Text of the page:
Resource management of replicated service systems provisioned in the cloud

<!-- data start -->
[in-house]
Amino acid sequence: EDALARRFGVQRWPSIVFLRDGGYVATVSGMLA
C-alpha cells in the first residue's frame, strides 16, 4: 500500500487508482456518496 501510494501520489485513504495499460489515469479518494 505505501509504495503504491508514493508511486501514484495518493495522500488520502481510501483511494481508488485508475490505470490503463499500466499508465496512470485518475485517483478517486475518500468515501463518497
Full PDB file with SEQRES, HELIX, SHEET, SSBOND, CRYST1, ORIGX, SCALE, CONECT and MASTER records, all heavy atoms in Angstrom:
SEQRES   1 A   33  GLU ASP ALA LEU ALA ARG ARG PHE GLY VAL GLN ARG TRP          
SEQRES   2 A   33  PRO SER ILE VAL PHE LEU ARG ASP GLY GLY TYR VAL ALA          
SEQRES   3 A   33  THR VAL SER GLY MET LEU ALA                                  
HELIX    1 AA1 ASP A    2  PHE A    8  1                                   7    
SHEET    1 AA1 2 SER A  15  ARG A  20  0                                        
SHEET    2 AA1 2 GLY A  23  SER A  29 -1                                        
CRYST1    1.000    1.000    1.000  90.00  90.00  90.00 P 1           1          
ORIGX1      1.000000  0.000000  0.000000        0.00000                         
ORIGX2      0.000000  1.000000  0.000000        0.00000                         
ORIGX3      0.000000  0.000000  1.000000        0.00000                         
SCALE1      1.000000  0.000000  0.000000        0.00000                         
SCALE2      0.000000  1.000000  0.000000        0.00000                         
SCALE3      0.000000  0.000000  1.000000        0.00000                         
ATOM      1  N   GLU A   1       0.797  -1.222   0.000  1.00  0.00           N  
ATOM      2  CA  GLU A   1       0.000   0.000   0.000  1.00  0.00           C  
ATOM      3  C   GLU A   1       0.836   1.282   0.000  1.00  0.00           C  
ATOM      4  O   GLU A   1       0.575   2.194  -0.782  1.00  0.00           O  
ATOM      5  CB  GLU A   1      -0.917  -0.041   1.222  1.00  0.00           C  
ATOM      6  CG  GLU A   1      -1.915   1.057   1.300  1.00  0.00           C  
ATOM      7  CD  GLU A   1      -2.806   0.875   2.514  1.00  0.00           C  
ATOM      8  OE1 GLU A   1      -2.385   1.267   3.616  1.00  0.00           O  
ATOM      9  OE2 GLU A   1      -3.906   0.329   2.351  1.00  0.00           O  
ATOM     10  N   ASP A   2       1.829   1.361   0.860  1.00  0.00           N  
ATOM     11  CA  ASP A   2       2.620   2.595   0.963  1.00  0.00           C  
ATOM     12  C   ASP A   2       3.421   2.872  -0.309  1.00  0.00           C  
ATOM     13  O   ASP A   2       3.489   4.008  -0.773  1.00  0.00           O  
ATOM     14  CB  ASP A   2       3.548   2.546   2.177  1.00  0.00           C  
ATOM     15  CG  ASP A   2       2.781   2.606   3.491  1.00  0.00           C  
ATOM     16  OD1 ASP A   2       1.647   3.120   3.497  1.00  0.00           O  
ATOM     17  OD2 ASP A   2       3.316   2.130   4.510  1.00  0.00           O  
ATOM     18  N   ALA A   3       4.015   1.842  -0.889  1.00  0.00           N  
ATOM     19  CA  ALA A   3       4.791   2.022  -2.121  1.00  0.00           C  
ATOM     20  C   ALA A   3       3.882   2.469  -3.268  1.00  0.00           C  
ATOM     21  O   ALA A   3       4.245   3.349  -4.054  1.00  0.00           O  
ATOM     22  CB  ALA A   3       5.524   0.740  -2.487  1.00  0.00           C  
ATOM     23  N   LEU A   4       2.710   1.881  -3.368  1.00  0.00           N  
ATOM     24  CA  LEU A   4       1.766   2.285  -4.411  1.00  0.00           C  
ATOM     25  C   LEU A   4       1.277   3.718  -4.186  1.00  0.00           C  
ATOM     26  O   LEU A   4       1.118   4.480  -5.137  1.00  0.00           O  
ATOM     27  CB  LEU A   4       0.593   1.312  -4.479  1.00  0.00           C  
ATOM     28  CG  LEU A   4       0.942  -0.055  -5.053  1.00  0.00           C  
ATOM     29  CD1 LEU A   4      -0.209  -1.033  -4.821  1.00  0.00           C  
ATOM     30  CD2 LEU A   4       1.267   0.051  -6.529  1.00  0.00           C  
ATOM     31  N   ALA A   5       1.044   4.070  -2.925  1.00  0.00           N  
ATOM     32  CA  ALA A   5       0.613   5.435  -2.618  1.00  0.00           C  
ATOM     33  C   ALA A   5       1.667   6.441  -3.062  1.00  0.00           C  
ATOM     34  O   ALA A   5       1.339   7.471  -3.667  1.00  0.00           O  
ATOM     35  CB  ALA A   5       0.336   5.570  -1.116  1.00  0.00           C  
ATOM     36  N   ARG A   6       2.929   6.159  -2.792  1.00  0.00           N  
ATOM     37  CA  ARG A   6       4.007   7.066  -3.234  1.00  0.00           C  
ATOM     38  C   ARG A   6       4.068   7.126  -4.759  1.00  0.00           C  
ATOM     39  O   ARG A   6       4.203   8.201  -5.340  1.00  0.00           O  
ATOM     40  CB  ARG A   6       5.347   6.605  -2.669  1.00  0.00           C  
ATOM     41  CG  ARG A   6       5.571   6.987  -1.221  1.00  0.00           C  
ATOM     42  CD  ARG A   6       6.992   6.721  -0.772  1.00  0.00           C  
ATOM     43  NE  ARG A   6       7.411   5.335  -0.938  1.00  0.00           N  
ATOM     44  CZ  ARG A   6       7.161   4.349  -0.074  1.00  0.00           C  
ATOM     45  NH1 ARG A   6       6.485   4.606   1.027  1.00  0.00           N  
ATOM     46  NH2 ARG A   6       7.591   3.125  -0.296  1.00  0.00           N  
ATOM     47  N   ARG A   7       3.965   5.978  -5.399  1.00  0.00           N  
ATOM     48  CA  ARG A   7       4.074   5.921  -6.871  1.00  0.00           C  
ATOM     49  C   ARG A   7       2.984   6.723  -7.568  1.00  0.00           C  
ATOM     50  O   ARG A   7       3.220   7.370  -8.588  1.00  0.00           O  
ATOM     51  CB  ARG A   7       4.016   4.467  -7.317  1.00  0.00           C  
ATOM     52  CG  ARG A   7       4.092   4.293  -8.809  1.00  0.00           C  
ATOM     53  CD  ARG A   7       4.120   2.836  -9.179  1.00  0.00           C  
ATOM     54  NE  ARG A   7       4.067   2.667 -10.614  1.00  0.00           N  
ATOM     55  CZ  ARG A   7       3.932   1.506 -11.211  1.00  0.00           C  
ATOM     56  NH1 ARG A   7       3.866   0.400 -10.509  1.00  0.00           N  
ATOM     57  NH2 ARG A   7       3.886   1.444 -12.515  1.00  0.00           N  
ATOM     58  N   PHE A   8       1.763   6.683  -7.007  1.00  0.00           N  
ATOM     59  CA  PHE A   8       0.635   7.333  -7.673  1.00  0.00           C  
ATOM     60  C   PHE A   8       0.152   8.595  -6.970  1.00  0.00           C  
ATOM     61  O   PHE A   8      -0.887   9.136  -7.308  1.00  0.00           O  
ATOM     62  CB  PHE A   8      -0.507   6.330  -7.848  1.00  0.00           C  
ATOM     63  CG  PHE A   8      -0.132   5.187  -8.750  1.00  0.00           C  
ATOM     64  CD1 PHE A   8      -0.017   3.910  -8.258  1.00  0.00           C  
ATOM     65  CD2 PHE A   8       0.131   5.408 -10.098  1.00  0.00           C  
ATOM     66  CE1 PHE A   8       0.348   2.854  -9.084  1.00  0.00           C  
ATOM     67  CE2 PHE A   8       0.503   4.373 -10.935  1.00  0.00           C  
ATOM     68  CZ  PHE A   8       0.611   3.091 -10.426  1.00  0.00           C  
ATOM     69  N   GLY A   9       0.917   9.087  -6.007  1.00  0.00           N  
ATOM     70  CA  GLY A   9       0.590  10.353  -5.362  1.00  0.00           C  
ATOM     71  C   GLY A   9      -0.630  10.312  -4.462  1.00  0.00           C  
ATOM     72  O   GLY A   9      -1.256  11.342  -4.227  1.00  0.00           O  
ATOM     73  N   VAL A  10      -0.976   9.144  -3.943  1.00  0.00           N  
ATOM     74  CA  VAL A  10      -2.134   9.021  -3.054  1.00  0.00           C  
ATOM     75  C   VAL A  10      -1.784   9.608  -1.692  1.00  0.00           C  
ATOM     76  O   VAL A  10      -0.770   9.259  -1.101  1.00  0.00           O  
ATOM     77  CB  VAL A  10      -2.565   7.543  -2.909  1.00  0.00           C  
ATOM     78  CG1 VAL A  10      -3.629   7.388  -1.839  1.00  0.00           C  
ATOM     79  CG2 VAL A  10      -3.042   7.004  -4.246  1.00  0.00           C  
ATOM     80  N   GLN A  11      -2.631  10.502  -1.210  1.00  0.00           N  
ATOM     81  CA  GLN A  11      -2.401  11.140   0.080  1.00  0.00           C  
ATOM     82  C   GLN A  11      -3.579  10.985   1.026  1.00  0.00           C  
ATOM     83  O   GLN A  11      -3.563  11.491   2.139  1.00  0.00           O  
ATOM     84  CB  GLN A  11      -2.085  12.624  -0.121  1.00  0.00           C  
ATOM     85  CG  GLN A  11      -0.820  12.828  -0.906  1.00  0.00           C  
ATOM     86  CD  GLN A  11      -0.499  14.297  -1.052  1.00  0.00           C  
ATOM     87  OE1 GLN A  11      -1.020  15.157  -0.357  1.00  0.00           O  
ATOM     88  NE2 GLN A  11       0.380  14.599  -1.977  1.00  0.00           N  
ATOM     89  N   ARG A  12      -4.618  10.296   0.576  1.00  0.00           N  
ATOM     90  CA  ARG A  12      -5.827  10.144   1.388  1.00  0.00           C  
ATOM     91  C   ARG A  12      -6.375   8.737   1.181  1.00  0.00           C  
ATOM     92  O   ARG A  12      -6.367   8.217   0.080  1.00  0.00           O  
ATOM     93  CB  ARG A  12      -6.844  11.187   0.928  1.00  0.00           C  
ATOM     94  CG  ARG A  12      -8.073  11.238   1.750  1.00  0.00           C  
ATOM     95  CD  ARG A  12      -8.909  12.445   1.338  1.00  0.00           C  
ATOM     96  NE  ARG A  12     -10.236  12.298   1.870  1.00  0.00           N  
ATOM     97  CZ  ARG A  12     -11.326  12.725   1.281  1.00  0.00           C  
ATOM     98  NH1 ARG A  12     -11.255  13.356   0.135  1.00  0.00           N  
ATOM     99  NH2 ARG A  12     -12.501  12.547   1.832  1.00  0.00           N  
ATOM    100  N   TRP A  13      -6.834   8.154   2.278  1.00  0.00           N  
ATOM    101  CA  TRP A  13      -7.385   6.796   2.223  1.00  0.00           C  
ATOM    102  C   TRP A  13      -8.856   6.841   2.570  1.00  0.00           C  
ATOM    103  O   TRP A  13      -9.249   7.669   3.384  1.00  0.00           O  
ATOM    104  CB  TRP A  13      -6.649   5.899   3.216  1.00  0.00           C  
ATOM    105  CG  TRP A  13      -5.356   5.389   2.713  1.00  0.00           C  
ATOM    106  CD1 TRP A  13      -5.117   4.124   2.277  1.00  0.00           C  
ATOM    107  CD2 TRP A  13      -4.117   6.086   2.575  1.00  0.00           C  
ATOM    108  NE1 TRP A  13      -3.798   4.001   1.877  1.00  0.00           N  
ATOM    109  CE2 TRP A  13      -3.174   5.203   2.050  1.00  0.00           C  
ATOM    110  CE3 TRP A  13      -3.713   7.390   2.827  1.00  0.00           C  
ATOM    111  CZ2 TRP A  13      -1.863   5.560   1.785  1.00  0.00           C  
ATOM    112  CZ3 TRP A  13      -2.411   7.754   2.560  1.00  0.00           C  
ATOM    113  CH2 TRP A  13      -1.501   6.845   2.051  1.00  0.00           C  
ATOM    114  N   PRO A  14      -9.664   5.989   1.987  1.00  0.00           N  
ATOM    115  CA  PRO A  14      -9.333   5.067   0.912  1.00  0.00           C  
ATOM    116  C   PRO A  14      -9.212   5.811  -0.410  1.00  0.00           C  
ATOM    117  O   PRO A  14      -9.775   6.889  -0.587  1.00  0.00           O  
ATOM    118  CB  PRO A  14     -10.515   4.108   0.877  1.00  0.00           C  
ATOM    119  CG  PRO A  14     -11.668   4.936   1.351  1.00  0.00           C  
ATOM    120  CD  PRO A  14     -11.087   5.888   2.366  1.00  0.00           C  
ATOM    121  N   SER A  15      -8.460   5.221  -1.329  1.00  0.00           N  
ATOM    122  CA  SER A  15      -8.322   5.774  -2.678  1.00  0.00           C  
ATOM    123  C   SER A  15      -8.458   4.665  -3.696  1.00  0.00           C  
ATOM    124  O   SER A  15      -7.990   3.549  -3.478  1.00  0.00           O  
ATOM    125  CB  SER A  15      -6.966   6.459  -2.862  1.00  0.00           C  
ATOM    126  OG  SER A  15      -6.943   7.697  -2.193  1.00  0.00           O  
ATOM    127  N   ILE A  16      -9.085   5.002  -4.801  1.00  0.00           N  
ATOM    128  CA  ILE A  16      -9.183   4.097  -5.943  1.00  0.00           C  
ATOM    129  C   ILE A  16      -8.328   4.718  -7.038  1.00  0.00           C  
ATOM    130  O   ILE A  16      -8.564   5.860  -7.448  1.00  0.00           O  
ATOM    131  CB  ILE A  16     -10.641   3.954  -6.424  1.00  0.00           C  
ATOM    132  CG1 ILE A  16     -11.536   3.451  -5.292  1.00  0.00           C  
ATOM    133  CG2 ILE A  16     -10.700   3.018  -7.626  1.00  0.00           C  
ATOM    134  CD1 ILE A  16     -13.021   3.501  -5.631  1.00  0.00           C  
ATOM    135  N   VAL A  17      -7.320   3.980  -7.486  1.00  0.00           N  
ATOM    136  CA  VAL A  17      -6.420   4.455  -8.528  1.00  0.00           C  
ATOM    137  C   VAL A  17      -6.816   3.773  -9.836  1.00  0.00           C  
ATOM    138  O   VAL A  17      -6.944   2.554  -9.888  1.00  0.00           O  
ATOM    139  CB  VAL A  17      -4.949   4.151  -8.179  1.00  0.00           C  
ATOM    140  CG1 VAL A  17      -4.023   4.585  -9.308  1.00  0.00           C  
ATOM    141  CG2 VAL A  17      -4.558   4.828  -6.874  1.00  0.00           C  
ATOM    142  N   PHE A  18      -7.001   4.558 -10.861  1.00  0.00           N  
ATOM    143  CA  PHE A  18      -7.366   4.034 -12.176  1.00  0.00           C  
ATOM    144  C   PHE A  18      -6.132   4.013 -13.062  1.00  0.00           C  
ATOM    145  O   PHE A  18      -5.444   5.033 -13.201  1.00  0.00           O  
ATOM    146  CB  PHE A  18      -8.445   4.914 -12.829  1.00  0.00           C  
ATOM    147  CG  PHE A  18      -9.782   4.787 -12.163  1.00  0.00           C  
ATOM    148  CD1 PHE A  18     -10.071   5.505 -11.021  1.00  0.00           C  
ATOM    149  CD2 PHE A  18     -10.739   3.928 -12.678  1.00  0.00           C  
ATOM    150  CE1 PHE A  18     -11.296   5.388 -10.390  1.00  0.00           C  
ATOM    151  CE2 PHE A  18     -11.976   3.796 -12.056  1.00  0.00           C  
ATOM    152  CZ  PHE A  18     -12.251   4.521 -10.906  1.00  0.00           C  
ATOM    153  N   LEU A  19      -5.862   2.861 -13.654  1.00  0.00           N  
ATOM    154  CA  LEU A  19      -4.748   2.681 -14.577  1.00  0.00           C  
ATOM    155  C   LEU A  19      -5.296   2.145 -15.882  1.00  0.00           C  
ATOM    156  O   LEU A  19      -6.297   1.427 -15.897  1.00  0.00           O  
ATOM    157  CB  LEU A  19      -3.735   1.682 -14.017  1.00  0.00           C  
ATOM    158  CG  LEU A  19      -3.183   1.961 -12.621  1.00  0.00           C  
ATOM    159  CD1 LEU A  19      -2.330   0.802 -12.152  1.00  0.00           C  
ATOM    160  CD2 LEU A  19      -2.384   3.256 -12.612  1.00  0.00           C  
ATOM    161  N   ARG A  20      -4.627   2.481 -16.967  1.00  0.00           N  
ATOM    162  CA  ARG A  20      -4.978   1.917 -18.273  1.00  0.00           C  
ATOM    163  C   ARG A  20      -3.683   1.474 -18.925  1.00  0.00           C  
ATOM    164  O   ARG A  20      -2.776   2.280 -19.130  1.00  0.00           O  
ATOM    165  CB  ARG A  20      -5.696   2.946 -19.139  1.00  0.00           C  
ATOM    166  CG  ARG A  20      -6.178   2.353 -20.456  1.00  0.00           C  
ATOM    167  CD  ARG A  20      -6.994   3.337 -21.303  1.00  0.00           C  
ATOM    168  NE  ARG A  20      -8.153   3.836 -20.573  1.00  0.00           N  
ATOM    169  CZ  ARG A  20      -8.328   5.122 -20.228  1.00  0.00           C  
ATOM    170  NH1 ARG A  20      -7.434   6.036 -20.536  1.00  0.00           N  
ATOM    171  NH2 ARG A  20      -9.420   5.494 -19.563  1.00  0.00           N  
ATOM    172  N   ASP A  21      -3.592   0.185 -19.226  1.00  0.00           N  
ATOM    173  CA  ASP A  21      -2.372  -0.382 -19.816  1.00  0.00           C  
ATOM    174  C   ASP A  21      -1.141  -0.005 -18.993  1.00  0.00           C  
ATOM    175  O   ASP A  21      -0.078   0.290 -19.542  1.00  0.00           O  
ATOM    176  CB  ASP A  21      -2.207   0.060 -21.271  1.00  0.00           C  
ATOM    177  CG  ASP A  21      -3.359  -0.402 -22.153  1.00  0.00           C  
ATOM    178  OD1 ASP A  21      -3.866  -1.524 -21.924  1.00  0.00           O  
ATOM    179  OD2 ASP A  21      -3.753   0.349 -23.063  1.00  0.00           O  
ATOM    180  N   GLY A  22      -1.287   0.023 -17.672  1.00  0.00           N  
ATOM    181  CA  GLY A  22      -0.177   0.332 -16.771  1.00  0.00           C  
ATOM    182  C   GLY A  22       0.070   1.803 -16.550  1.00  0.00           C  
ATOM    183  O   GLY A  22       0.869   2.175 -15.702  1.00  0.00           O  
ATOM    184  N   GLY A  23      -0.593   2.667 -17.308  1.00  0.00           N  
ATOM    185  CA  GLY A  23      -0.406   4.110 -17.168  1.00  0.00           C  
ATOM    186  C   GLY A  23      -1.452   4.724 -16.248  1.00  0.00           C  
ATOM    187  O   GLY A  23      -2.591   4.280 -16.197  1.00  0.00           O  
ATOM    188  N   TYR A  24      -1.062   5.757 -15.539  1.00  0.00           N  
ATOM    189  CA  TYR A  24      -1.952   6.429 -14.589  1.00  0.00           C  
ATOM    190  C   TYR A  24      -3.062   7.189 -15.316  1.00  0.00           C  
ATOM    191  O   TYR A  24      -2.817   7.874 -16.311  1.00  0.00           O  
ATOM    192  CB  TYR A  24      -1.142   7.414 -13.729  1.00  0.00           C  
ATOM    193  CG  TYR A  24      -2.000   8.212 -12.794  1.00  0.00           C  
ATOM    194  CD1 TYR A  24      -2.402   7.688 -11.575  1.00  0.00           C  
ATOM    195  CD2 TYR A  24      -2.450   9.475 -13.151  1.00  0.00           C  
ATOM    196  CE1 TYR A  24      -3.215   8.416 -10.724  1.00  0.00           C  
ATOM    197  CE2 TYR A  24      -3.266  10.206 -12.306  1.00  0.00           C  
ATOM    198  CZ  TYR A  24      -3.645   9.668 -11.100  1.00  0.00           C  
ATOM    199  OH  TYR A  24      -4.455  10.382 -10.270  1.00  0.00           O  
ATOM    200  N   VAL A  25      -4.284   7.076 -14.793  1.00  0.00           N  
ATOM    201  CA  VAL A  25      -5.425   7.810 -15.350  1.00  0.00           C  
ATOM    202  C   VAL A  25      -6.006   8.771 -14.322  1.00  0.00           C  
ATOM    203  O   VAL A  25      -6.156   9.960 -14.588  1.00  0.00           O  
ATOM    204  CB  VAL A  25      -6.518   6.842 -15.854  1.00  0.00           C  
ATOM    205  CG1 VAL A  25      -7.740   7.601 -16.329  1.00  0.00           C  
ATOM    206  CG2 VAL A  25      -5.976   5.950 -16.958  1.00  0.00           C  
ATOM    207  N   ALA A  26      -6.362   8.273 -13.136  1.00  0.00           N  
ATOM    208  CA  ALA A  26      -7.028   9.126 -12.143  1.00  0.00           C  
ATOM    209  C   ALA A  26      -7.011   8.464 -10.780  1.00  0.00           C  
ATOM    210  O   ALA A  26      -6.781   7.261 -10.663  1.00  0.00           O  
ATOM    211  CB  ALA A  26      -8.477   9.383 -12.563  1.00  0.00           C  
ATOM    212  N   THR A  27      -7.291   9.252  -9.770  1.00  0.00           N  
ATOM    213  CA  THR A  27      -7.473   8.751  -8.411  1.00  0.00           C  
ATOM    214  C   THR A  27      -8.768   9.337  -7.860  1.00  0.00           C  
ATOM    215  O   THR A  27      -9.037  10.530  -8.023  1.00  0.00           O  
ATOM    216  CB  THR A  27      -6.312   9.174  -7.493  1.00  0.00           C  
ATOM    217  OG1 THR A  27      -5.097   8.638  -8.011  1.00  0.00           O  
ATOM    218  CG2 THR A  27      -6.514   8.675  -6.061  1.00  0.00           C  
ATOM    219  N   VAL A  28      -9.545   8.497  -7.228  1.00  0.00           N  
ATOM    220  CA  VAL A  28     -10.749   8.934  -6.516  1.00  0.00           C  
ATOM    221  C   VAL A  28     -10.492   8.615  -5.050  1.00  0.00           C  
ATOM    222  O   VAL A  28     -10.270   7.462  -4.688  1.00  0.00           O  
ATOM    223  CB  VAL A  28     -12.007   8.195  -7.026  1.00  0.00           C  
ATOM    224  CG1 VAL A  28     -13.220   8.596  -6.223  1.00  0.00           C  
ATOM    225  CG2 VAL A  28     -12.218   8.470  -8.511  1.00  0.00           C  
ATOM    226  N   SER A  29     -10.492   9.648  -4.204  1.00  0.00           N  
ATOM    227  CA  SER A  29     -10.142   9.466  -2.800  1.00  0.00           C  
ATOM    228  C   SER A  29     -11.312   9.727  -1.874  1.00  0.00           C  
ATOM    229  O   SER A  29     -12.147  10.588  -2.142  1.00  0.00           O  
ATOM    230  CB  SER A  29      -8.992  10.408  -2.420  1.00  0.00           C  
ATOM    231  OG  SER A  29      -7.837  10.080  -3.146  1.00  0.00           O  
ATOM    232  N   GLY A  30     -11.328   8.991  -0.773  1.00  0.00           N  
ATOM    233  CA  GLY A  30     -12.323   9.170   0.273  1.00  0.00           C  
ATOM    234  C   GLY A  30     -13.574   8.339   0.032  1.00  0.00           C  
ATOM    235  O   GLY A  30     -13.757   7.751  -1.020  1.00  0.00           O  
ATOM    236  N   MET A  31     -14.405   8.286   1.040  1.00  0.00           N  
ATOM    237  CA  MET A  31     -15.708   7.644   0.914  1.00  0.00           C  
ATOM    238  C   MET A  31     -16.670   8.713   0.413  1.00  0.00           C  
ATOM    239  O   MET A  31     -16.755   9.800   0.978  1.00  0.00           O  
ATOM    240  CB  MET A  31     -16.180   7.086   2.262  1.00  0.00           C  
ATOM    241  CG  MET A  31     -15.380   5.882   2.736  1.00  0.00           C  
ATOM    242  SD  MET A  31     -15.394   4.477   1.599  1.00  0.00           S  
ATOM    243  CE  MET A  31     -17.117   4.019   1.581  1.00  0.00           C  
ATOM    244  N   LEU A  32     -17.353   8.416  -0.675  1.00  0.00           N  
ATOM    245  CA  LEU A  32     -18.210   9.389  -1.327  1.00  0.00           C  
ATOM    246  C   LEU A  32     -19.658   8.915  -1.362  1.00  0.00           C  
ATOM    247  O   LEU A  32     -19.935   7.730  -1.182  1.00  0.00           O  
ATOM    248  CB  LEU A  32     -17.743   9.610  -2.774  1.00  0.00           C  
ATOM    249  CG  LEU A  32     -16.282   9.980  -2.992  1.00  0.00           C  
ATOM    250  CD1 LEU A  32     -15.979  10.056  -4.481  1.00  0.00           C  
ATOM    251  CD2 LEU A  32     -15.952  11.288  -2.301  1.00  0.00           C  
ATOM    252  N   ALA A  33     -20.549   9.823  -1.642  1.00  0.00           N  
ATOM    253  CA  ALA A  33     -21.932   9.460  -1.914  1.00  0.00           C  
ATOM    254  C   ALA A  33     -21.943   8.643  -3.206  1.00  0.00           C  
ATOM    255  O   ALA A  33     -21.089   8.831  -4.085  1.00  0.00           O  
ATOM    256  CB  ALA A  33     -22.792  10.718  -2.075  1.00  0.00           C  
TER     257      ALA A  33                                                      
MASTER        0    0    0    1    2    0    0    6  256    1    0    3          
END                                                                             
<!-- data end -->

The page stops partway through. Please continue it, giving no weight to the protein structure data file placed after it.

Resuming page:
Service providers seek scalable and cost-effective cloud solutions for hosting their applications. Despite significant advances facilitating cloud services deployment and management, a number of challenges still remain. Service providers are confronted with time-varying workloads, inter-dependencies between components, performance variability of the procured virtual resources, and cost structures that differ from conventional data centers. Moreover, fulfilling service level agreements (SLAs), such as the throughput and response time percentiles, becomes of paramount importance for ensuring business advantages. In this dissertation paper, we explore service provisioning in clouds from multiple points of view. The aim is to best provide service replicas in the form of VMs to various applications, such that their tail throughputs and tail response times, as well as resource utilization, meet the SLAs in the most cost effective manner. In particular, we develop models, algorithms and replication strategies that consider multi-tier services provisioned in the cloud, investigate how a service provider can opportunistically take advantage of observed cloud performance variability and provide means of guaranteeing tail throughput and response times in the face of the aforementioned performance variability. Overall, this dissertation paper provides not only a multi-faceted approach to exploring several crucial aspects of cloud-hosted services, i.e., cost, tail throughput, and tail response times, but our proposed management strategies are also rigorously validated via trace-driven simulations and extensive experiments.